William Hawkins — Senior Fellow at the U.S. Business and Industry Council  — writes a lot about trade. Unfortunately, his understanding of trade is stuck in the 17th-century; he’s a thorough-going mercantilist  whose ideas Adam Smith  would recognize and criticize.
Here’s Hawkins’s op-ed  in today’s Washington Times, filled with familiar (and inappropriate) worry about “the massive wave of imports from Asia” and “the massive outflow of capital and technology to Beijing.”
And here’s a letter that I sent today to the Washington Times in response:
24 September 2006
Editor, The Washington Times
By lamenting American imports (“NAFTA highway or new silk road?” Sept. 24), William Hawkins implies that trade’s benefits are measured in exports and its costs measured in imports. But if the purpose of economic activity truly were to produce and sell as much as possible in exchange for as few goods and services as possible, workers would clamor to work longer hours for lower wages – and they’d applaud whenever the purchasing power of their wages falls.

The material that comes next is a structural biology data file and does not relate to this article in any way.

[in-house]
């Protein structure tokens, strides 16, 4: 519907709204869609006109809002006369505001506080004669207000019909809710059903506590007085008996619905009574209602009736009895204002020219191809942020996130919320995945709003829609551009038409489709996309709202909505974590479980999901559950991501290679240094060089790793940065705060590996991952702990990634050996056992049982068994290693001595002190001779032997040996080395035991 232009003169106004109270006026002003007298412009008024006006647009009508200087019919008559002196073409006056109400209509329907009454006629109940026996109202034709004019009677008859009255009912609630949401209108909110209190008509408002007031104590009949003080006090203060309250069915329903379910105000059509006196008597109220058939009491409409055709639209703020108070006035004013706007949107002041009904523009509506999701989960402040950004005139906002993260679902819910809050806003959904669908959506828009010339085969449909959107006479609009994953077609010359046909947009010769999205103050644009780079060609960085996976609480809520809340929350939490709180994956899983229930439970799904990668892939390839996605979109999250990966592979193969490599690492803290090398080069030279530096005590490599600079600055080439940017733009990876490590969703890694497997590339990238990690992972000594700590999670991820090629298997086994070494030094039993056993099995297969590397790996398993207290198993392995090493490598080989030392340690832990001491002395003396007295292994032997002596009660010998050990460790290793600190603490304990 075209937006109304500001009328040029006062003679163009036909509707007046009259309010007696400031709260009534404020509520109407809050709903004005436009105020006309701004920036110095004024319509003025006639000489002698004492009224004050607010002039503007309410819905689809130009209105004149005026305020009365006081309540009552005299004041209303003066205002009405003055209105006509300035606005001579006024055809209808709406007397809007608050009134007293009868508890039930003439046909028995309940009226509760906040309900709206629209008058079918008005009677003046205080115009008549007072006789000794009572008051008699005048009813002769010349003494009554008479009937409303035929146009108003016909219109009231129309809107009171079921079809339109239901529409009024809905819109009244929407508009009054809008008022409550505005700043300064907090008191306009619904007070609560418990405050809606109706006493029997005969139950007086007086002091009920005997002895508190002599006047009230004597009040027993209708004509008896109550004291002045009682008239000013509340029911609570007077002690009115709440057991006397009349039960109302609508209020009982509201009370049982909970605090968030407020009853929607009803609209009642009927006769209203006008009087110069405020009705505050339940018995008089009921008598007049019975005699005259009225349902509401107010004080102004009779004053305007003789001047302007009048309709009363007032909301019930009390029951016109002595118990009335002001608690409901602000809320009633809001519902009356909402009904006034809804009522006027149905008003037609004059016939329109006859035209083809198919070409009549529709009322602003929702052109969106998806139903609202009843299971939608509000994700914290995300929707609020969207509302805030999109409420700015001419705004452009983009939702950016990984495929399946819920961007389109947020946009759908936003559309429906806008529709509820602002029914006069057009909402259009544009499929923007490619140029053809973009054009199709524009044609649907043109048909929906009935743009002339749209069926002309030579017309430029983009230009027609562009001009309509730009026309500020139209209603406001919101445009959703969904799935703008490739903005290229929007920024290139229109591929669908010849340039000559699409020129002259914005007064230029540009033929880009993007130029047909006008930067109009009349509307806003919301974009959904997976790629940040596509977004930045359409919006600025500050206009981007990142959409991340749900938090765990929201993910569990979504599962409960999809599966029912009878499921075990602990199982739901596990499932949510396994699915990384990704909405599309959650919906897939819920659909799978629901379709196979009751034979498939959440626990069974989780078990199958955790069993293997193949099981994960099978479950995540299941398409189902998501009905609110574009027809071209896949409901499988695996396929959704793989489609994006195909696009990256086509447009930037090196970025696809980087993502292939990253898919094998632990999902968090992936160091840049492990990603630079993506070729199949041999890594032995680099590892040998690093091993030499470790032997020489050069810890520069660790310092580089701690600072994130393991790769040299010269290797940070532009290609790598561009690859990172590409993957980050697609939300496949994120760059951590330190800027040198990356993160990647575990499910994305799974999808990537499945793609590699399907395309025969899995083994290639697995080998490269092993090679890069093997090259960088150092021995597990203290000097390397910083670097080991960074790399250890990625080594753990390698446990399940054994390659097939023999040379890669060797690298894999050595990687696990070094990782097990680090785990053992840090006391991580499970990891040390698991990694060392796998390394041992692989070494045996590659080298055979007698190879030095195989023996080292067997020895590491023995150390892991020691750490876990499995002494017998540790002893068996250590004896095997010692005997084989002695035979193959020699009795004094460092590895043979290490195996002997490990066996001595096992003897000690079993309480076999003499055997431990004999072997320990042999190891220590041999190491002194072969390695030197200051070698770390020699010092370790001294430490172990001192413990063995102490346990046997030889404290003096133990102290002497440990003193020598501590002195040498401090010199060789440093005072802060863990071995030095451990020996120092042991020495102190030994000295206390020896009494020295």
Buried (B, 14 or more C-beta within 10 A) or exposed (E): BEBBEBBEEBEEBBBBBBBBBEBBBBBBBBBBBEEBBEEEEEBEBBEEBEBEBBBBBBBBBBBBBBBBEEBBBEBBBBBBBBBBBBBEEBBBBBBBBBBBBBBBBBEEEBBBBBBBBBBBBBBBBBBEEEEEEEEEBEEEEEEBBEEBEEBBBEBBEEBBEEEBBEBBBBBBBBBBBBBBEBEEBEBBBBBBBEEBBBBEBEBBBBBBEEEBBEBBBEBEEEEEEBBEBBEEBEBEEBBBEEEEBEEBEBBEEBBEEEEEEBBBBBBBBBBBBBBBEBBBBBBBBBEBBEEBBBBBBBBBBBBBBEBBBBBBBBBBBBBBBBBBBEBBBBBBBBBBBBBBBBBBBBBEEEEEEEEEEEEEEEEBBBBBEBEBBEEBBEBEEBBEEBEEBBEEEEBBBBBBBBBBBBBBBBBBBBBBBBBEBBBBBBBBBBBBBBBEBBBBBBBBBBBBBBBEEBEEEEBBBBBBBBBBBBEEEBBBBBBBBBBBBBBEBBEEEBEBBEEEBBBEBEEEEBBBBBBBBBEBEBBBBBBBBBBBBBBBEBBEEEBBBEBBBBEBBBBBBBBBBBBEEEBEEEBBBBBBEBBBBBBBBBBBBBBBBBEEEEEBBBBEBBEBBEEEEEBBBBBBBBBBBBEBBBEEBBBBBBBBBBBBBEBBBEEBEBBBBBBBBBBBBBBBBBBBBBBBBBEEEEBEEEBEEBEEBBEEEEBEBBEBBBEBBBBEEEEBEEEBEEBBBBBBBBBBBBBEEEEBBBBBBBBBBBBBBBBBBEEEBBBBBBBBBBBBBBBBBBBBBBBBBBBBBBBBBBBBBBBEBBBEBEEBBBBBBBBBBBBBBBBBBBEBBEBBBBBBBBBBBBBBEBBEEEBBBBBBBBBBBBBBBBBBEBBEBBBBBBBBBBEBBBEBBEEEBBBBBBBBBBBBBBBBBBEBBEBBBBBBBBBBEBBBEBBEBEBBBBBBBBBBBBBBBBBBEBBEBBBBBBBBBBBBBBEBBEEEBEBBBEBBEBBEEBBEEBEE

I suggest that you test the consistency of Hawkins’s belief by paying for all of his future contributions to your newspaper with Monopoly money. If he really believes what he writes, Hawkins will be thrilled to exchange the fruits of his labor for scrip that he can never exchange for goods and services.
Donald J. Boudreaux